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EDITORIAL: Investment plan extension challenging

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With continued demand from Taiwanese businesses and an expected wave of innovations amid changes in the global trade and investment landscape, the Cabinet on Thursday extended the “Investment in Taiwan” initiative until 2024. The expansion will provide an additional $ 430 billion (US $ 15.5 billion). While meeting standards that will advance the country’s target of zero net carbon emissions by 2050.

The initiative, which began in 2019 during U.S.-China trade tensions, has three programs: one focuses on rehoring, another program helps companies deepen their roots at home, and the third helps SMEs find favorable loan terms and tax incentives. Participants find stable land, water and electricity, as well as talents.

To be accepted, candidates must present high-value-added investment projects that are essential to the international supply chain and are in line with national industry policy.

The programs have yielded excellent results – much better than expected. According to the InvesTaiwan Service Center, 1,126 applications from local businesses have been approved so far, with total investment promises of NT $ 1.61 trillion. Divided by plan, the acceleration program attracted 250 companies and an investment of NT 103.2 billion with 80,651 jobs, the program for accelerated investment by local companies attracted 264.8 billion NT from 131 companies and 19,529 jobs, and the program for small and medium-sized businesses. Organizations the size of have attracted NT $ 317.2 billion in investments and 28,208 jobs from 745 companies, the center reported on Friday.

The ongoing conflict between the US and China – trade in tariffs and now technology – has brought Taiwan unprecedented opportunities and caused Taiwanese businesses to think twice about transferring investments mainly to China. Asia – while adopting the so-called “China Plus One” risk diversification strategy.

The diversification of investments by Taiwanese businesses may continue in light of the ongoing rivalry between Washington and Beijing. There was a need to expand the “socket in Taiwan” initiative as their trade tensions continue to offer Taiwan beneficial opportunities. Preferred loan terms may not be what some companies need, so the extended initiative has adjusted the interest rate subsidy and loan duration over the next three years.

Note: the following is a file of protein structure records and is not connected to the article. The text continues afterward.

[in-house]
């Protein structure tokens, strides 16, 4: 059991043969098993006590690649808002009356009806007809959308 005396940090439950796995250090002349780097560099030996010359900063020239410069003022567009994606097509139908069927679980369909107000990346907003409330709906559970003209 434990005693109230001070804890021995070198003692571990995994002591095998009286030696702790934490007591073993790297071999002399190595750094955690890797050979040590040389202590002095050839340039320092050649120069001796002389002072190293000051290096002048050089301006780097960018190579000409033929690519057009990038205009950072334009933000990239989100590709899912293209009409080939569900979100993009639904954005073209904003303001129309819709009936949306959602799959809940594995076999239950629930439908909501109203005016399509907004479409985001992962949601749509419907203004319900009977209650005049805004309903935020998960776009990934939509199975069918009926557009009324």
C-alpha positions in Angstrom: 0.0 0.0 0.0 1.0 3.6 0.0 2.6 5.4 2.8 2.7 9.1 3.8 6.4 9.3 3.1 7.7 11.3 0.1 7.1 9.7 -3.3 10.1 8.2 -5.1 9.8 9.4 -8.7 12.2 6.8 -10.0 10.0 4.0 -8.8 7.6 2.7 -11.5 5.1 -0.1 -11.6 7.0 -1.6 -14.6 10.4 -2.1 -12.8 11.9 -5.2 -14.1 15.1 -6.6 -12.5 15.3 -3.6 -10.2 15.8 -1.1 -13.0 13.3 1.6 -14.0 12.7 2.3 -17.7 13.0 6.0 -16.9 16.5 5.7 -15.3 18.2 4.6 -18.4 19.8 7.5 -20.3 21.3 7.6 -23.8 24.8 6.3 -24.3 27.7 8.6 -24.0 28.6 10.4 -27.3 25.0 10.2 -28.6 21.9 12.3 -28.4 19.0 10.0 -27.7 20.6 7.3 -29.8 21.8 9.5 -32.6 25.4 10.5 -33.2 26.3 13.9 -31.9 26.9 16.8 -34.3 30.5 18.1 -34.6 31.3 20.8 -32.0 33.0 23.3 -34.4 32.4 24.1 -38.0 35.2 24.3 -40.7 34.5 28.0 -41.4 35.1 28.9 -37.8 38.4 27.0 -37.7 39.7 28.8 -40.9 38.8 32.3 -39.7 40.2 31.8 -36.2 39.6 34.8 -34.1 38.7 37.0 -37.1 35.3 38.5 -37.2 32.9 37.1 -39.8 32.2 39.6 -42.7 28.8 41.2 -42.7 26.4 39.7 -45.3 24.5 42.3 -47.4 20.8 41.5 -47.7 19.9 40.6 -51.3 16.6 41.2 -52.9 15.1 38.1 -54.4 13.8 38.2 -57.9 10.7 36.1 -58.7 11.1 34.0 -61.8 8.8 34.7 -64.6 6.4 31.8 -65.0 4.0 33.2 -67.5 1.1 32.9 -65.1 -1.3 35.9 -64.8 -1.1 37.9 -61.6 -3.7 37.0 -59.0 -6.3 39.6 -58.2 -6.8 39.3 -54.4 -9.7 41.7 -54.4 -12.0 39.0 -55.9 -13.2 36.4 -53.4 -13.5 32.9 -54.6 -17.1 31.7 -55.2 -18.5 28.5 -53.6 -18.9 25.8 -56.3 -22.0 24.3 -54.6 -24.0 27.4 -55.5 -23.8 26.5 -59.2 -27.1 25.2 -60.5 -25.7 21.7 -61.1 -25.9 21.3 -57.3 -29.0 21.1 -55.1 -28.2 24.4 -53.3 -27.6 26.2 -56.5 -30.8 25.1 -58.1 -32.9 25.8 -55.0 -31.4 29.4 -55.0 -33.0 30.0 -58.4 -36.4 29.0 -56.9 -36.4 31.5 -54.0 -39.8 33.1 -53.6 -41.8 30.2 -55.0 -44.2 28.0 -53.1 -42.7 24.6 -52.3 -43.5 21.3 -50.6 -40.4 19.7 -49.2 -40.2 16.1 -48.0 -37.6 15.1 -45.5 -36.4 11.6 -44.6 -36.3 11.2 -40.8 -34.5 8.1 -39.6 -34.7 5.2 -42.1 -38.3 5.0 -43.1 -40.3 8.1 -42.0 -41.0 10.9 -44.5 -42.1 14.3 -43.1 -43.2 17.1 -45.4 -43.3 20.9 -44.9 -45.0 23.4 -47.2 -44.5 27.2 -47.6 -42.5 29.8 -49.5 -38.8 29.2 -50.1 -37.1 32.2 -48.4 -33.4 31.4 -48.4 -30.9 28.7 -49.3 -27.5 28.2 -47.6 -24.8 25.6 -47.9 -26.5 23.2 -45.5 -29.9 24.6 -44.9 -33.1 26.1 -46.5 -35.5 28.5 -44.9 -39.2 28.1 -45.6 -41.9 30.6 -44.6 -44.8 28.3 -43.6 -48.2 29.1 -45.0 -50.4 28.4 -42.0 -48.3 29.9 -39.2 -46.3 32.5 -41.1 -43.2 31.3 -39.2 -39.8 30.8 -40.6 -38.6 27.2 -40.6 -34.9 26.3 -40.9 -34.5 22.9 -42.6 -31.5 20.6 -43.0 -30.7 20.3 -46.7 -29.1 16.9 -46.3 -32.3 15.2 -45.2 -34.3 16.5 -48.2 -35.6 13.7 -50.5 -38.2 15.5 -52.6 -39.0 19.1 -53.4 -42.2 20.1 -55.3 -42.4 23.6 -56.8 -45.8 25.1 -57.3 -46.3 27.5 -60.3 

The government needs to closely monitor the progress of committed investments – check whether companies are increasing investment and promised jobs – but it must also be careful to fulfill its commitments, especially when faced with the challenge of ensuring not only a steady supply of water, electricity and talent, but also land Industrial.

Preventing a power shortage may be the biggest challenge, especially after the December 18 referendum postponed the start of reconstruction of the fourth nuclear power plant.

Over the next four years, the Wushang Nuclear Power Station in Wanli Province in New Taipei (萬里) and the Ma-Ansan Nuclear Power Station in Pingtong Province should be shut down, and it remains to be seen whether the construction of some on a large scale. Liquefied natural gas generators can fill the gaps.

To encourage a reduction in carbon emissions and promote a circular economy, candidates should be tested on whether they plan to use energy-saving or low-carbon equipment, recycling processes and green architecture.

However, the government has lagged behind in achieving its stated goal of electricity generated from renewable energy, so the way the country is catching up with the global zero trend presents the government with another challenge – and requires further cooperation between the public and private sectors.

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